Now that the slot has been cut, it is time to bend the acrylic into the right angle required by the gimbal. Being a thermoplastic, acrylic will soften as it is heated up. For a good bend, the heat needs to be concentrated and controllable. A small tea candle will work just fine, providing a constant heat source that you can move in and out of. Mark a line where you want the bend and hold the acrylic just above the flame while constantly moving back and forth along the bend line. This is necessary to avoid heating one spot for too long and risk over softening the plastic. You'll know if one area is too hot if you see bubbles forming and the surface starts bulging. After some time the acrylic becomes noticeably flexible around the bend area. Once it’s ready carefully try to bend the piece around a ninety-degree form. A chamfer on the edge of the form helps because the acrylic will not easily bend sharply. If you feel the force required to bend the acylic may break it, just heat the piece for longer. It may take multiple reheatings to work up to 90 degrees so be patient and take your time.  

Heating the acrylic along the marked bend line. Make sure to keep the piece moving.

Acrylic bent to ninety degrees around a form.

Cutting to Size:

At this point it is important to lay out the motors and camera in order to best assess the final size of each arm. In this case I wanted the arms to be as small as possible while allowing full rotation of the camera on each axis. There is no precise calculations here, just eyeball it and make some marks where it looks like the motors should be located. Once this is done you can drill the motor mount holes according to the mounting pattern of your motors to mount the pitch motor on the roll arm. Now knowing where to mount the motors, you can trim the excess material off of each arm and clean things up.

Laying out the pieces to approximate size.

Arms cut to final length and cleaned up around the edges.


Mounting the Motors:

Now it is time to mount the motors to the arms. This is done through a small, thin, acrylic or metal piece with holes sized to mount the motors. One side of the piece is covered with a thin layer of dried hot glue. The motor mount bolts will pass through this piece, through the slot cut earlier, and into the motor. The hot glue provides the friction necessary to hold the motors in place when the bolts are tightened, while allowing the motors to be moved along the slot in order to make the adjustments needed to balance the gimbal when the bolts are loosened.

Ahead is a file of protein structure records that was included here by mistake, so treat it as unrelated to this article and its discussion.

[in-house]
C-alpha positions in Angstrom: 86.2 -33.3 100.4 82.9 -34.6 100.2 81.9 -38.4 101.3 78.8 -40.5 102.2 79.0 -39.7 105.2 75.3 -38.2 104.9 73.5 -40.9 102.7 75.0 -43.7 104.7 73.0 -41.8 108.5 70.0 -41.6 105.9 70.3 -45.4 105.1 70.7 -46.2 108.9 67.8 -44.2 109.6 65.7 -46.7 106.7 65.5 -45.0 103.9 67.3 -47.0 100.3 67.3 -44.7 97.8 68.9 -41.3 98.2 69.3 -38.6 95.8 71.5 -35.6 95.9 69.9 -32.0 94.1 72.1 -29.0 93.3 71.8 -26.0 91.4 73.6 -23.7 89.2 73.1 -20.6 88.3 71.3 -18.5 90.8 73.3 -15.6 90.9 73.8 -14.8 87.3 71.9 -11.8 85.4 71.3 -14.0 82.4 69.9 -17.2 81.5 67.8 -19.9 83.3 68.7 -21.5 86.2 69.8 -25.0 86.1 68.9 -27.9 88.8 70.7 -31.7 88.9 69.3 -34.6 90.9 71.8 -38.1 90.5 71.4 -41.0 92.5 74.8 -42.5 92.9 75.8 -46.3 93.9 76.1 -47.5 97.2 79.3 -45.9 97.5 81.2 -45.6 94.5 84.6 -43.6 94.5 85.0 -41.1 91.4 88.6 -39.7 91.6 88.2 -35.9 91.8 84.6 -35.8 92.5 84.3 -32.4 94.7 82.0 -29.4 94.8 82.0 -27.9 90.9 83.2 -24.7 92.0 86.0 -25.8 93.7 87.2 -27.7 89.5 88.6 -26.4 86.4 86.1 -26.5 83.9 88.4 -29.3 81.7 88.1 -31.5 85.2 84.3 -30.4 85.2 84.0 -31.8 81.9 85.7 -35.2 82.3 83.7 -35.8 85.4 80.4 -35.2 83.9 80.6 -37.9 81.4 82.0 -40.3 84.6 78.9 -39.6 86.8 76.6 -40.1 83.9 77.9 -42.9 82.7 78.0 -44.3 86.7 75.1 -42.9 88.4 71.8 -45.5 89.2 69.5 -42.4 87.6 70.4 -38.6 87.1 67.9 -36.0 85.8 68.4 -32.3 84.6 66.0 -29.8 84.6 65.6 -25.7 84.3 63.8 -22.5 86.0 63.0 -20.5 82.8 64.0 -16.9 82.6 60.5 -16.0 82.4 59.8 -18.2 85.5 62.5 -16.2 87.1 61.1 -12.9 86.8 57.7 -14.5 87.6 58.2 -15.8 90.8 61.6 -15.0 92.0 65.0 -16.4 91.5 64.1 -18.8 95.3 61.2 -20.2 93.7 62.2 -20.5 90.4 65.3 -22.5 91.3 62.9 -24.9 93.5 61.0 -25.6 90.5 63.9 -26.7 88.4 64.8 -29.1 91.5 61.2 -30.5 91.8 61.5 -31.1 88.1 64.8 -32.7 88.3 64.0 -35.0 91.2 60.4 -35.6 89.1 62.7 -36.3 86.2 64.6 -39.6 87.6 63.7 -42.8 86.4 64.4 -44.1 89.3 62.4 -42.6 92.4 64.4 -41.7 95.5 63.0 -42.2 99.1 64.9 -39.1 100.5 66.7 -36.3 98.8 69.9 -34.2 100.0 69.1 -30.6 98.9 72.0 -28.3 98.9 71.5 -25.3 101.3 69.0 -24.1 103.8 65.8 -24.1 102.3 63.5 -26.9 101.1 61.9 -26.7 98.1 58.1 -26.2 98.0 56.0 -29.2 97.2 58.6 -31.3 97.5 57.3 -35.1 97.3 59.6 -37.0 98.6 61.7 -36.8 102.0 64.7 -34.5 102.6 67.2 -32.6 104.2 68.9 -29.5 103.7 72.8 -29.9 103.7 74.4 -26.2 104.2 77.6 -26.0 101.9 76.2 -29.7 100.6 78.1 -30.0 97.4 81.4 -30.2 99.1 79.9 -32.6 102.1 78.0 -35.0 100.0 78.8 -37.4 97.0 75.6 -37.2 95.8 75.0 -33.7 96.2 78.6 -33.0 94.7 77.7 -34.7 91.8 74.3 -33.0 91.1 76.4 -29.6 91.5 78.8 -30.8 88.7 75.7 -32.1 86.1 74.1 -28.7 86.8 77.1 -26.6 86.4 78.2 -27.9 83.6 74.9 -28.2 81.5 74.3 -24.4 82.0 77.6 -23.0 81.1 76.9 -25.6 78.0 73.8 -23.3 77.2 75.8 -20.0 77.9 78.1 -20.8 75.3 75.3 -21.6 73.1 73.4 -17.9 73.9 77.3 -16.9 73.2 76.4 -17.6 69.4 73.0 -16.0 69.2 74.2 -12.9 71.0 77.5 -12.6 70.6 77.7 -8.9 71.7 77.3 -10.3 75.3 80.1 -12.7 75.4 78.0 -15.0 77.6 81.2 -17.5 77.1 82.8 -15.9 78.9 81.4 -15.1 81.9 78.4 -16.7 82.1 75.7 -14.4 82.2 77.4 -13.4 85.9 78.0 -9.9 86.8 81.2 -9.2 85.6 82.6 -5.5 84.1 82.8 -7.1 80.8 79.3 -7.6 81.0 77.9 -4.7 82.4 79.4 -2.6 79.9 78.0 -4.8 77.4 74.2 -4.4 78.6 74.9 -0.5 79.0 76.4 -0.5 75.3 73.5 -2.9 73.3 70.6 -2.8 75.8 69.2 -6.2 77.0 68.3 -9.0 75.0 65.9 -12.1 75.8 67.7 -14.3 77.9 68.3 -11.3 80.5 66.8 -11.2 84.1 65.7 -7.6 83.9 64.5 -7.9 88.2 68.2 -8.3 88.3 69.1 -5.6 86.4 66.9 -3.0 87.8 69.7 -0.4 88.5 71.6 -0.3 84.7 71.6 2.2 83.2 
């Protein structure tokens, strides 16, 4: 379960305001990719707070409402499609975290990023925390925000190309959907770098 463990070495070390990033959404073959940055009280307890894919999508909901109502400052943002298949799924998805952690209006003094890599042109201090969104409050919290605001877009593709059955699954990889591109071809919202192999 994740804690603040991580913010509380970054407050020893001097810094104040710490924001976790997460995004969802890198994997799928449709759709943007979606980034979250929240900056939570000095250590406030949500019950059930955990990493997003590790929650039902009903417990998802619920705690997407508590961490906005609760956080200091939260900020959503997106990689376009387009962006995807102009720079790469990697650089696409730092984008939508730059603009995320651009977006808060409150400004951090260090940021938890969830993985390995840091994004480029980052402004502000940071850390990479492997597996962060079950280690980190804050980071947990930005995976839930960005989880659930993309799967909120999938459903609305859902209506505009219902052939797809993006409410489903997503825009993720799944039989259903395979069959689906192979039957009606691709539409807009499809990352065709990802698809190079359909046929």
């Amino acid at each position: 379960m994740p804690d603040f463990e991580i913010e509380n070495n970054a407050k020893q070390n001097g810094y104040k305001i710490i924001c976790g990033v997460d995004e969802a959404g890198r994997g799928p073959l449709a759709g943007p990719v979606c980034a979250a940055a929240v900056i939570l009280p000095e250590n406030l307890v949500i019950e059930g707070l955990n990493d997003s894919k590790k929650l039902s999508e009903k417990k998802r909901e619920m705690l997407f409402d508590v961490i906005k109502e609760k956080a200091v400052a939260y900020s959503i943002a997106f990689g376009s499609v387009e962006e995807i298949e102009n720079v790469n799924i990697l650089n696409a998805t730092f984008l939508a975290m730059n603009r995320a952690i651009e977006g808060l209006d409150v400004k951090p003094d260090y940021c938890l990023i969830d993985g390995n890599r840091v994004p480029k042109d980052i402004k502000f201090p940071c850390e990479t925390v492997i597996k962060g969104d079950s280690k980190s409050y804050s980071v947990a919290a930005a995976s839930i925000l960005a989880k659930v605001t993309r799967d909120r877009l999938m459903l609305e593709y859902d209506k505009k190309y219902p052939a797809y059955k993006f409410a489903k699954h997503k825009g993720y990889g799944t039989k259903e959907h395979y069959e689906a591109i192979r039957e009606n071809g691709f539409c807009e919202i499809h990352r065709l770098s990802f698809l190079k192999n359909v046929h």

Acrylic plate covered with a thin layer of hot glue.

Metal plate covered with a thin layer of hot glue and mounted to the arm and motor.

Mounting the Camera:

Once the motors are secured it is time to secure the camera on to the gimbal. Doing this varies depending on the camera used. To secure my Hero2 I used a Velcro strap with a hand cut acrylic piece that holds the camera by its lens. The Velcro strap is secured to the gimbal in this case using a routed out channel in the pitch arm, but glue or a bolt may also work. Commercial gimbals use many methods to hold the camera, so it is up to you to decide which method works best for your camera. With action cameras like the GoPro, holding the camera by its lens seems to work well, while with larger cameras a larger tray with a mounting bolt may work better. After the camera is secured, the IMU can be attached to the bottom of the pitch arm, the gimbal can be balanced, and tuning can begin. 

Gimbal balanced with mounted gimbal.


With a fundamental understanding of gimbal design, it is fairly easy to construct your own two-aixs gimbal from scratch. For those of us without access to 3D printers, acrylic is a great material to work with. The processes used in this build exemplify that acrylic can be glued together into multiple layers, bent into various angles, cut and routed, and used with hot glue. I hope by reading this article you learned how to construct a basic two-axis gimbal, as well as some basic acrylic building techniques required to do so. These ideas can be extended much further to the construction of a three-axis gimbal or any other acrylic parts you desire.


Final gimbal mounted on a pole for hand held use.


Thank you for reading!


The-One-Who-Never-Crashes on November 2, 2015
Great build techniques. Very inspiring!
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rcjoseb on November 2, 2015
Simple and works really well!
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Snarls on November 3, 2015
Thanks guys! Glad you like it.
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DIY 2-Axis Gimbal/Acrylic Building Techniques